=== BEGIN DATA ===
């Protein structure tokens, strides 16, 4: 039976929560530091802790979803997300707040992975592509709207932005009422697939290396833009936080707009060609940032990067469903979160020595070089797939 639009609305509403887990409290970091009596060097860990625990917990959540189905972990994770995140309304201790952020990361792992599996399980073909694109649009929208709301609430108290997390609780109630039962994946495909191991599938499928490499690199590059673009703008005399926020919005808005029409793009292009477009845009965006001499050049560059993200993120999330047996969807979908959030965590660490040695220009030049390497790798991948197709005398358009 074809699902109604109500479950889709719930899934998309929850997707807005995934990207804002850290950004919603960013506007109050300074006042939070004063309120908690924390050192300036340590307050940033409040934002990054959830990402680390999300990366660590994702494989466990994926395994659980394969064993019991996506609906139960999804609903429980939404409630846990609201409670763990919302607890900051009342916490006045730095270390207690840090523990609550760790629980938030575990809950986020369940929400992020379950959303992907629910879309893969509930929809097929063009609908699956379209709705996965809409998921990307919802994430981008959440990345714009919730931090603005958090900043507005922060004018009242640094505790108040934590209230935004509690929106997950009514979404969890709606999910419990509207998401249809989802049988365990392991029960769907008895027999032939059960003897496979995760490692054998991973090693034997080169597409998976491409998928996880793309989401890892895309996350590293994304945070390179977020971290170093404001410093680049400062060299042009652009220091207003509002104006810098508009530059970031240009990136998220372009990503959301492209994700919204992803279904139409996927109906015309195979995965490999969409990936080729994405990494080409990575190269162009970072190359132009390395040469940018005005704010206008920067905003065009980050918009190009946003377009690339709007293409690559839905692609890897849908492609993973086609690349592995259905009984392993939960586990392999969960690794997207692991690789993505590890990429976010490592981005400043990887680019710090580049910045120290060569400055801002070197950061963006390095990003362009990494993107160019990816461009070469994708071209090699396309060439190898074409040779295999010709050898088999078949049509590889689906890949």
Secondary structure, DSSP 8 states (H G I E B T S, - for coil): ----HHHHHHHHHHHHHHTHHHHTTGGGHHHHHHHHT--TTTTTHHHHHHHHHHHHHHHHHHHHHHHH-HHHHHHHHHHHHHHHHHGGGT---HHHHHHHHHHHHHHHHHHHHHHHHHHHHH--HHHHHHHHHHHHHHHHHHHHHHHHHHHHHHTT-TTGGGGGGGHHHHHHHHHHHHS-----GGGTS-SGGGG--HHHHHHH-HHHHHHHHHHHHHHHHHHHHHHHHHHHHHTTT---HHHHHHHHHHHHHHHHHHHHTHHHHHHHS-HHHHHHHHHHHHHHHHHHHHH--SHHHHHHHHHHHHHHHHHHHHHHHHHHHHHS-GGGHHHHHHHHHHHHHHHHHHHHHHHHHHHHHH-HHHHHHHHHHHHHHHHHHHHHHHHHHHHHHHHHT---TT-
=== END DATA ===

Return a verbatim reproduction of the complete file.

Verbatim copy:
């Protein structure tokens, strides 16, 4: 039976929560530091802790979803997300707040992975592509709207932005009422697939290396833009936080707009060609940032990067469903979160020595070089797939 639009609305509403887990409290970091009596060097860990625990917990959540189905972990994770995140309304201790952020990361792992599996399980073909694109649009929208709301609430108290997390609780109630039962994946495909191991599938499928490499690199590059673009703008005399926020919005808005029409793009292009477009845009965006001499050049560059993200993120999330047996969807979908959030965590660490040695220009030049390497790798991948197709005398358009 074809699902109604109500479950889709719930899934998309929850997707807005995934990207804002850290950004919603960013506007109050300074006042939070004063309120908690924390050192300036340590307050940033409040934002990054959830990402680390999300990366660590994702494989466990994926395994659980394969064993019991996506609906139960999804609903429980939404409630846990609201409670763990919302607890900051009342916490006045730095270390207690840090523990609550760790629980938030575990809950986020369940929400992020379950959303992907629910879309893969509930929809097929063009609908699956379209709705996965809409998921990307919802994430981008959440990345714009919730931090603005958090900043507005922060004018009242640094505790108040934590209230935004509690929106997950009514979404969890709606999910419990509207998401249809989802049988365990392991029960769907008895027999032939059960003897496979995760490692054998991973090693034997080169597409998976491409998928996880793309989401890892895309996350590293994304945070390179977020971290170093404001410093680049400062060299042009652009220091207003509002104006810098508009530059970031240009990136998220372009990503959301492209994700919204992803279904139409996927109906015309195979995965490999969409990936080729994405990494080409990575190269162009970072190359132009390395040469940018005005704010206008920067905003065009980050918009190009946003377009690339709007293409690559839905692609890897849908492609993973086609690349592995259905009984392993939960586990392999969960690794997207692991690789993505590890990429976010490592981005400043990887680019710090580049910045120290060569400055801002070197950061963006390095990003362009990494993107160019990816461009070469994708071209090699396309060439190898074409040779295999010709050898088999078949049509590889689906890949």
Secondary structure, DSSP 8 states (H G I E B T S, - for coil): ----HHHHHHHHHHHHHHTHHHHTTGGGHHHHHHHHT--TTTTTHHHHHHHHHHHHHHHHHHHHHHHH-HHHHHHHHHHHHHHHHHGGGT---HHHHHHHHHHHHHHHHHHHHHHHHHHHHH--HHHHHHHHHHHHHHHHHHHHHHHHHHHHHHTT-TTGGGGGGGHHHHHHHHHHHHS-----GGGTS-SGGGG--HHHHHHH-HHHHHHHHHHHHHHHHHHHHHHHHHHHHHTTT---HHHHHHHHHHHHHHHHHHHHTHHHHHHHS-HHHHHHHHHHHHHHHHHHHHH--SHHHHHHHHHHHHHHHHHHHHHHHHHHHHHS-GGGHHHHHHHHHHHHHHHHHHHHHHHHHHHHHH-HHHHHHHHHHHHHHHHHHHHHHHHHHHHHHHHHT---TT-